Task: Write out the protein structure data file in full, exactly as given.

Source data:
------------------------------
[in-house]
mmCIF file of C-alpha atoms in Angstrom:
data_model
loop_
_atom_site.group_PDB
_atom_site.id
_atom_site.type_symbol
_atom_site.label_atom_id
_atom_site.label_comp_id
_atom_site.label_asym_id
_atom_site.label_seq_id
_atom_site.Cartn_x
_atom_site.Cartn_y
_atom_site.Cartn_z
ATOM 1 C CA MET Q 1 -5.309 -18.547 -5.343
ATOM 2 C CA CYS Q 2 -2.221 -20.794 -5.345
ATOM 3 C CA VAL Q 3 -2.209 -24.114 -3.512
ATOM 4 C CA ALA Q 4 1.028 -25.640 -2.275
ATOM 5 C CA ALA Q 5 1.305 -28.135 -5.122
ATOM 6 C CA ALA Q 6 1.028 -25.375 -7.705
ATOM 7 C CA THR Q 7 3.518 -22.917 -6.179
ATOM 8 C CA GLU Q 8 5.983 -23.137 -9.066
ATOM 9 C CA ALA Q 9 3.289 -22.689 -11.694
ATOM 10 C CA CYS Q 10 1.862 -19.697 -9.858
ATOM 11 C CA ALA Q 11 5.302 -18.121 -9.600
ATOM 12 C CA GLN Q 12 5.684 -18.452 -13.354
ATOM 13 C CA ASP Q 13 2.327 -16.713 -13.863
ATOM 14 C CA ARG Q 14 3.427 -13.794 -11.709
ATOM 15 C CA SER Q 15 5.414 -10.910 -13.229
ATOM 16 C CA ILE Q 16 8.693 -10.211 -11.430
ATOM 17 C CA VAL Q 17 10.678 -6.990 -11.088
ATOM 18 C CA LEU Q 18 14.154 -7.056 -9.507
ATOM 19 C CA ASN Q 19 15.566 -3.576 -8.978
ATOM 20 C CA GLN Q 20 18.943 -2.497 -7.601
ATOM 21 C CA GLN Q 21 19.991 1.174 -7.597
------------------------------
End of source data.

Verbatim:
[in-house]
mmCIF file of C-alpha atoms in Angstrom:
data_model
loop_
_atom_site.group_PDB
_atom_site.id
_atom_site.type_symbol
_atom_site.label_atom_id
_atom_site.label_comp_id
_atom_site.label_asym_id
_atom_site.label_seq_id
_atom_site.Cartn_x
_atom_site.Cartn_y
_atom_site.Cartn_z
ATOM 1 C CA MET Q 1 -5.309 -18.547 -5.343
ATOM 2 C CA CYS Q 2 -2.221 -20.794 -5.345
ATOM 3 C CA VAL Q 3 -2.209 -24.114 -3.512
ATOM 4 C CA ALA Q 4 1.028 -25.640 -2.275
ATOM 5 C CA ALA Q 5 1.305 -28.135 -5.122
ATOM 6 C CA ALA Q 6 1.028 -25.375 -7.705
ATOM 7 C CA THR Q 7 3.518 -22.917 -6.179
ATOM 8 C CA GLU Q 8 5.983 -23.137 -9.066
ATOM 9 C CA ALA Q 9 3.289 -22.689 -11.694
ATOM 10 C CA CYS Q 10 1.862 -19.697 -9.858
ATOM 11 C CA ALA Q 11 5.302 -18.121 -9.600
ATOM 12 C CA GLN Q 12 5.684 -18.452 -13.354
ATOM 13 C CA ASP Q 13 2.327 -16.713 -13.863
ATOM 14 C CA ARG Q 14 3.427 -13.794 -11.709
ATOM 15 C CA SER Q 15 5.414 -10.910 -13.229
ATOM 16 C CA ILE Q 16 8.693 -10.211 -11.430
ATOM 17 C CA VAL Q 17 10.678 -6.990 -11.088
ATOM 18 C CA LEU Q 18 14.154 -7.056 -9.507
ATOM 19 C CA ASN Q 19 15.566 -3.576 -8.978
ATOM 20 C CA GLN Q 20 18.943 -2.497 -7.601
ATOM 21 C CA GLN Q 21 19.991 1.174 -7.597